Why Should Your Brand Go Native?
May 2, 2018
As advertising technology continues to develop, native advertising becomes more and more of an inevitability.
Native advertising is a form of paid media in which an advertisement flows with the form and function of the site on which it appears. It has become increasingly popular since it was introduced in the late 2000s.
Because form is consistent, native ads are a more natural ad experience for users. They are less disruptive to the overall experience and are typically tailored to a user’s taste in content.
Though native ads were only recognized by the IAB as a unique form of digital advertising in 2013, they’ve come a long way and account for about 60 percent of all U.S. display ad spending in 2018.
Advertisers are also increasingly turning to native to create impactful content, especially on mobile devices. Advertising giants Google and Facebook have incorporated these ads into their strategy and designed them to mimic other posts on their publisher websites.
Native has already proven successful for Facebook, Google, and Buzzfeed, and nearly a decade in, advertisers and publishers are finding new ways to innovate and monetize placements.
Native formats are not the norm yet. However, the evolution of automated ad buying technology and generational attitudes toward ads signal that the market is heading in that direction. If you haven’t already dipped a toe in these waters, here are the three most compelling reasons for brands to go native.
1. Banner ads aren’t what they used to be.
Banner ads are no longer as effective as they once were, with click-through rates across all platforms hovering around 0.06%. With this statistic in mind, it’s hard to imagine the first banner ad having a click-through rate of 44 percent.
Thanks to banner blindness and the rise of ad blockers, though, banner display ads have given way to less invasive forms of advertising. In an eyetracking study conducted by Nielsen, researchers found that consumers paid 53 percent more attention to native ads than they did banner ads.
Consumers suffer from “banner blindness,” and either consciously or subconsciously ignore ads or images presented in a banner-like format. Banner ads don’t have the same contextual relevance that native ads do. In one study, only 2.8 percent of participants thought ads on a site were relevant.
Their intrusiveness on user experience has also led to a rise in adblocking. Adblock usage grew 30 percent in 2016 to reach 380 million mobile devices and 236 million desktop devices.
Eleven percent of the global internet-using population uses some form of adblocker. For advertisers, this means it might be time to consider an alternative to invader banner ads. In one user experience study, 86 percent of participants favored native ads over other forms of advertising. This makes it a viable contender to replace banner ads.
2. Native ads cater to new generations of consumers.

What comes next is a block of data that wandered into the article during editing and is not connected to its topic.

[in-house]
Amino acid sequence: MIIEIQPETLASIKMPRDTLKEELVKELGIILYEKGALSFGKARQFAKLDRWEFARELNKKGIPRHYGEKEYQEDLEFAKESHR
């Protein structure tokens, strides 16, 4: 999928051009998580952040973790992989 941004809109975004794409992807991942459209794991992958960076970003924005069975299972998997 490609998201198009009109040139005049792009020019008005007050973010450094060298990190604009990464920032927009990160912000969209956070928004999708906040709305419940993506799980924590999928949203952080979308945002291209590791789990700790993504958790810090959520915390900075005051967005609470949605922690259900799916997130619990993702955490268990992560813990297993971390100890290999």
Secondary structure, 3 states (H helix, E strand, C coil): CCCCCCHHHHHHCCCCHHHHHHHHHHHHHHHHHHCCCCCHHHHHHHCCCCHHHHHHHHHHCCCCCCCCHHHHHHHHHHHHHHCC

Generation Z will make up 40 percent of consumers by 2020, meaning their buying power will only grow from its current of $44 billion. Generation Z (and to an extent, Millennials) dislike most forms of advertising, especially banner ads.
A study conducted by eMarketer showed that Millennials pay more attention to traditional ads than digital ads. Buzzfeed’s advertising model relies on native advertising in the form of sponsored posts and content. This has been immensely successful with the site’s demographic.
The younger generations are also big mobile users.
Native advertising works especially well in a mobile format because it appears as in-feed social, in-feed content, or as in-feed commerce. Mobile advertising is set to drive 75 percent of all digital ad spend in 2018.
Between mobile and generational trends, native advertising sits at the center as a perhaps ideal solution to mobile advertising. Users are more likely to interact with these types of ads, especially since they favor a more personalized brand experience.
Native ads may foster higher mobile CTR because they are successful with younger generations and work well on mobile.
3. Native ads work.
The industry will likely hit nearly $33 billion spend in 2018, and with good reason. It’s because these ads work.
In one study, 70 percent of Internet users stated they would rather learn about products through content rather than traditional advertisements. We already know they’re more likely to pay attention to native over banner ads.
Native content also builds stronger brand loyalty than banner ads (32 percent versus 23 percent, respectively), meaning you may see more repeat customers with this type of advertising. They have also been proven to improve purchase intent by 53 percent and overall have a much higher CTR than banner ads. Mobile CTR averages about 0.38 percent.
Another benefit is that they can generate an increase in brand lift of up to 82 percent. Native ads make content more shareable, increasing the likelihood of your ad reaching others.
Native advertising is still a young industry, and like any industry, it isn’t perfect. However, the continued development of ad tech makes it an industry with a promising future.